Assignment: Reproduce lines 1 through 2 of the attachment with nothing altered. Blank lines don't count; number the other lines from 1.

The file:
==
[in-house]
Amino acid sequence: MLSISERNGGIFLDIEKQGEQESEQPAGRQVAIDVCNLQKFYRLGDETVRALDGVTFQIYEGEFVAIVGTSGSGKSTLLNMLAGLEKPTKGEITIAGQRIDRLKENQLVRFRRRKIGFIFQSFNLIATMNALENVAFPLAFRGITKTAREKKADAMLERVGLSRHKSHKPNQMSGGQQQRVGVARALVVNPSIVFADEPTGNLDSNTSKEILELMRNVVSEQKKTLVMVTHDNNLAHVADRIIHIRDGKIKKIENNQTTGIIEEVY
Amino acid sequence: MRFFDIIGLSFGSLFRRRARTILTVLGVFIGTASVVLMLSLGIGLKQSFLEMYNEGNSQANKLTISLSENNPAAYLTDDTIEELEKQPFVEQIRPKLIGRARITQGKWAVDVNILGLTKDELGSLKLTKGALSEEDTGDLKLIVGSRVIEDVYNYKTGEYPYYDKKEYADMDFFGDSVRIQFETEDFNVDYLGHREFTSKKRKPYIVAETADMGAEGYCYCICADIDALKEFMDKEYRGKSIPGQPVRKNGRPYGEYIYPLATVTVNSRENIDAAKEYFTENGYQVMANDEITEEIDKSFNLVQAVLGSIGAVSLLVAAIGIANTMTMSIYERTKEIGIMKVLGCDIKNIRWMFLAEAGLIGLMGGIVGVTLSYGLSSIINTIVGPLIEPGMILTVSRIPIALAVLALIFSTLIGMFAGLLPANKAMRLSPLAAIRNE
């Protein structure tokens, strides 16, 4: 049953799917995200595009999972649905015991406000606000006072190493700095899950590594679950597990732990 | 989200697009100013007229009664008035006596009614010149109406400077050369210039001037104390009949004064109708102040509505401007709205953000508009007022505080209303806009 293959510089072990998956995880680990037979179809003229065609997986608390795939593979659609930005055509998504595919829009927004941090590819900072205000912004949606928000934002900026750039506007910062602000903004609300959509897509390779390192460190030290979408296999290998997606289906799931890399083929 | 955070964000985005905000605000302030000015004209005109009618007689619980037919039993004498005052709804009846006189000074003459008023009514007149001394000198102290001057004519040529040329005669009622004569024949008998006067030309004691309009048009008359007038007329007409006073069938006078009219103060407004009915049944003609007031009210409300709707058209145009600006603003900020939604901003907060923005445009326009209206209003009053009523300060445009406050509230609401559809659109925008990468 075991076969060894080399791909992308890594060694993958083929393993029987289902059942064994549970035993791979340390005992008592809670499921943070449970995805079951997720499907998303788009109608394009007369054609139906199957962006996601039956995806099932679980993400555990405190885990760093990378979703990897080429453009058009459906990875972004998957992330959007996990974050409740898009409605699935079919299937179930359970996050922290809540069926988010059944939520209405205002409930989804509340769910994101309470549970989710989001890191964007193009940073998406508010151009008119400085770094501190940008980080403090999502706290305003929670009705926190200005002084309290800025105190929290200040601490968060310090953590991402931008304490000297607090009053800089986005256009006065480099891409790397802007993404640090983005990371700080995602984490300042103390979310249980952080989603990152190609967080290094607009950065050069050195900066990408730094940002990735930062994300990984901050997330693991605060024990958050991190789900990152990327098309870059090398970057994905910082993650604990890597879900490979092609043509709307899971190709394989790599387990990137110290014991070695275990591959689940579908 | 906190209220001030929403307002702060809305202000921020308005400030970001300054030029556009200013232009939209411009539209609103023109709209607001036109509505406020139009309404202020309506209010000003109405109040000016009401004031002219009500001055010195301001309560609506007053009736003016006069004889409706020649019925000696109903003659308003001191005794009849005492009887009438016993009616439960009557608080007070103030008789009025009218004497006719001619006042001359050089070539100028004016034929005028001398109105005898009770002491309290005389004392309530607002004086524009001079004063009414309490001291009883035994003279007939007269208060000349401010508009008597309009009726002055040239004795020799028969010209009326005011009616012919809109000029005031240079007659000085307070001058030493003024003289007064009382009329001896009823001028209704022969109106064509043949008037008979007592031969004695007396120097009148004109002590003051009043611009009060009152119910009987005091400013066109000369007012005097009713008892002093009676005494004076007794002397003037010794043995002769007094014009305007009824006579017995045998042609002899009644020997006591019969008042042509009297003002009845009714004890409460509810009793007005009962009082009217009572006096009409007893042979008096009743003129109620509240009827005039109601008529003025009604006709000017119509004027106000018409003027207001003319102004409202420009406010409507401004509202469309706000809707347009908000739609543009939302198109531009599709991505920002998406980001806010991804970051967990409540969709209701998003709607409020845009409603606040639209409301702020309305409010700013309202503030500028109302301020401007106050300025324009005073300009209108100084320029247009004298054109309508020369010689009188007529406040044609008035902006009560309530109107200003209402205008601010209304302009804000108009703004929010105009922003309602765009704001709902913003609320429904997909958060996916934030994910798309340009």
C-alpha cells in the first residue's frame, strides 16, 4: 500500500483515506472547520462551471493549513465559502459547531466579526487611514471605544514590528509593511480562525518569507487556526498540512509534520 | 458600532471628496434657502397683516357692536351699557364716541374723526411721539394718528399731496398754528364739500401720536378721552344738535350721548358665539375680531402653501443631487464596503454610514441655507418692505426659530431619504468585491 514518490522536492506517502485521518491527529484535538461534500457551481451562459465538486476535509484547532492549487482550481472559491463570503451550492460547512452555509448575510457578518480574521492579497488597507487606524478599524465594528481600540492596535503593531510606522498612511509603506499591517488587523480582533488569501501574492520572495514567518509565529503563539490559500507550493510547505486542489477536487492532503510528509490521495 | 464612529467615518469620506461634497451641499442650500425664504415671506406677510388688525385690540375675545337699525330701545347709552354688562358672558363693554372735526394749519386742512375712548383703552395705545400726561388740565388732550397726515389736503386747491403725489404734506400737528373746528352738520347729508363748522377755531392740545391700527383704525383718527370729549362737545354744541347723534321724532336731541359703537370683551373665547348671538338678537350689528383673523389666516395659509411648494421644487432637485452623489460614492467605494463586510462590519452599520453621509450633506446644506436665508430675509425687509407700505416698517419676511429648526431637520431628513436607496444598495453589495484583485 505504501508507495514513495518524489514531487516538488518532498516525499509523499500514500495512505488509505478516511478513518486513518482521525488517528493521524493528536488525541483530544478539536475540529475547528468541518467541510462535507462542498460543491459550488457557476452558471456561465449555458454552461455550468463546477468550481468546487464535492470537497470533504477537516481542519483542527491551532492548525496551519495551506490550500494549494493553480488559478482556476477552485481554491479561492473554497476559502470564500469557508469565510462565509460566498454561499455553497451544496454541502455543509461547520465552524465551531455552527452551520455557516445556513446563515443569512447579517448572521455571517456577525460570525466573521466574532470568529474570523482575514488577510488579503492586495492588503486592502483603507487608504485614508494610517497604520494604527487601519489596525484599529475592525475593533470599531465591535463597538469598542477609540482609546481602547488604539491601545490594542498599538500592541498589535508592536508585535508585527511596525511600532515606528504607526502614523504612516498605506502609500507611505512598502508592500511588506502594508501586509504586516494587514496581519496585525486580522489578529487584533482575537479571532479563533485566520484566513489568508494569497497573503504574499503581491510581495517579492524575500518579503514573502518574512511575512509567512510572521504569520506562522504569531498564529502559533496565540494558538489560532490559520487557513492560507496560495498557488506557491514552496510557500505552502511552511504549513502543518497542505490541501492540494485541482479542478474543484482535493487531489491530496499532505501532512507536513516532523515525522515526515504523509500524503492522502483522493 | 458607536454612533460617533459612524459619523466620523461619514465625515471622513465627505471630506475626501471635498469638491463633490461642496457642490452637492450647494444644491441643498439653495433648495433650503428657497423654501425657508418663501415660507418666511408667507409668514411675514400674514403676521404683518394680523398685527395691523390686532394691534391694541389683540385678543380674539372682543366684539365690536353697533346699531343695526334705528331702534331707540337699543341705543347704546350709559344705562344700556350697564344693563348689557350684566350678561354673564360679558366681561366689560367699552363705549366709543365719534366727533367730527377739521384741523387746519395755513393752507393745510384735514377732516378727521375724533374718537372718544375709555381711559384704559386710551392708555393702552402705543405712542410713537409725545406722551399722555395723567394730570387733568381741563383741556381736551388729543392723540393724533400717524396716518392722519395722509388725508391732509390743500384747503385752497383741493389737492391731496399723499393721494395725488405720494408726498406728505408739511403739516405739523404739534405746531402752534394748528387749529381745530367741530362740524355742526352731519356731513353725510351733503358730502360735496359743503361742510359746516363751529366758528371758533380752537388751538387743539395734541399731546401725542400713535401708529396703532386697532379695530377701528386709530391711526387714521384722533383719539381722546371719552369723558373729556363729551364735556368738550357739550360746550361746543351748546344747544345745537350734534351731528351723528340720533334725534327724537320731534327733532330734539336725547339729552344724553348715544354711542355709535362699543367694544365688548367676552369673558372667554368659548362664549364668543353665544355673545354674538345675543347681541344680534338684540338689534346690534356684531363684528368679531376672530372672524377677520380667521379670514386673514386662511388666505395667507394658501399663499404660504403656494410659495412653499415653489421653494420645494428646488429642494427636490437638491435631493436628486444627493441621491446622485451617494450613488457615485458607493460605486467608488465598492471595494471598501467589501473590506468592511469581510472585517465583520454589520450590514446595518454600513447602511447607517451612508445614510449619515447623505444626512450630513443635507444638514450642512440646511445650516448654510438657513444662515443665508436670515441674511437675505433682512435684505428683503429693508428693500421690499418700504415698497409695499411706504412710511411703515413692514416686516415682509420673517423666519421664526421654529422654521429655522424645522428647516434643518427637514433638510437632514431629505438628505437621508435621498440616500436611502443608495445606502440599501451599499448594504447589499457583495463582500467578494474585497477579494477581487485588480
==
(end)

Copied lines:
[in-house]
Amino acid sequence: MLSISERNGGIFLDIEKQGEQESEQPAGRQVAIDVCNLQKFYRLGDETVRALDGVTFQIYEGEFVAIVGTSGSGKSTLLNMLAGLEKPTKGEITIAGQRIDRLKENQLVRFRRRKIGFIFQSFNLIATMNALENVAFPLAFRGITKTAREKKADAMLERVGLSRHKSHKPNQMSGGQQQRVGVARALVVNPSIVFADEPTGNLDSNTSKEILELMRNVVSEQKKTLVMVTHDNNLAHVADRIIHIRDGKIKKIENNQTTGIIEEVY